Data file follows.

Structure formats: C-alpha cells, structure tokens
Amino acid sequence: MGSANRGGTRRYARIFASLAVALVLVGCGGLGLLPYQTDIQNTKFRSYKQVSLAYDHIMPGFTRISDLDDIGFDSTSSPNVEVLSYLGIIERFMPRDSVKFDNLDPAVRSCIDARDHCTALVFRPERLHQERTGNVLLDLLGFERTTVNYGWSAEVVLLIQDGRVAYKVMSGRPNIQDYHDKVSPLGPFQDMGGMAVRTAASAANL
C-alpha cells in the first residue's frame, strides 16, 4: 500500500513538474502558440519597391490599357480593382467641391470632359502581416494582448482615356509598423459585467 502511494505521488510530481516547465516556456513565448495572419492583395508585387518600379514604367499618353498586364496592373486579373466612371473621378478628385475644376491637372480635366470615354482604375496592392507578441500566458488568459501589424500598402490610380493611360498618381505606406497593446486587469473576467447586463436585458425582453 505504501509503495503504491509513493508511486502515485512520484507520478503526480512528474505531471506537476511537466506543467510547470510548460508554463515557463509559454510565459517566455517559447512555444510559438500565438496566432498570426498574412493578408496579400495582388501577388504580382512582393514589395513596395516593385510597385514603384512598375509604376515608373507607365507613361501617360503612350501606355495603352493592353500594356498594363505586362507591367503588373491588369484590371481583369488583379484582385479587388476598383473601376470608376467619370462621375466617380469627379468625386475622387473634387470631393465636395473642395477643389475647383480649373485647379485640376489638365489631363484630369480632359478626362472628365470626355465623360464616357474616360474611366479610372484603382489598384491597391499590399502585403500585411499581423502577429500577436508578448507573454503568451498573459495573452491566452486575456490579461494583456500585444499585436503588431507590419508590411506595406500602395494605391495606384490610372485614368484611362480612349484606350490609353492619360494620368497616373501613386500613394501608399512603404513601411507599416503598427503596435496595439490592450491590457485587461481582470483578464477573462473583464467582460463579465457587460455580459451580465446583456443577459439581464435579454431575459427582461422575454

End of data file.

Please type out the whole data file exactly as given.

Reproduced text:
Structure formats: C-alpha cells, structure tokens
Amino acid sequence: MGSANRGGTRRYARIFASLAVALVLVGCGGLGLLPYQTDIQNTKFRSYKQVSLAYDHIMPGFTRISDLDDIGFDSTSSPNVEVLSYLGIIERFMPRDSVKFDNLDPAVRSCIDARDHCTALVFRPERLHQERTGNVLLDLLGFERTTVNYGWSAEVVLLIQDGRVAYKVMSGRPNIQDYHDKVSPLGPFQDMGGMAVRTAASAANL
C-alpha cells in the first residue's frame, strides 16, 4: 500500500513538474502558440519597391490599357480593382467641391470632359502581416494582448482615356509598423459585467 502511494505521488510530481516547465516556456513565448495572419492583395508585387518600379514604367499618353498586364496592373486579373466612371473621378478628385475644376491637372480635366470615354482604375496592392507578441500566458488568459501589424500598402490610380493611360498618381505606406497593446486587469473576467447586463436585458425582453 505504501509503495503504491509513493508511486502515485512520484507520478503526480512528474505531471506537476511537466506543467510547470510548460508554463515557463509559454510565459517566455517559447512555444510559438500565438496566432498570426498574412493578408496579400495582388501577388504580382512582393514589395513596395516593385510597385514603384512598375509604376515608373507607365507613361501617360503612350501606355495603352493592353500594356498594363505586362507591367503588373491588369484590371481583369488583379484582385479587388476598383473601376470608376467619370462621375466617380469627379468625386475622387473634387470631393465636395473642395477643389475647383480649373485647379485640376489638365489631363484630369480632359478626362472628365470626355465623360464616357474616360474611366479610372484603382489598384491597391499590399502585403500585411499581423502577429500577436508578448507573454503568451498573459495573452491566452486575456490579461494583456500585444499585436503588431507590419508590411506595406500602395494605391495606384490610372485614368484611362480612349484606350490609353492619360494620368497616373501613386500613394501608399512603404513601411507599416503598427503596435496595439490592450491590457485587461481582470483578464477573462473583464467582460463579465457587460455580459451580465446583456443577459439581464435579454431575459427582461422575454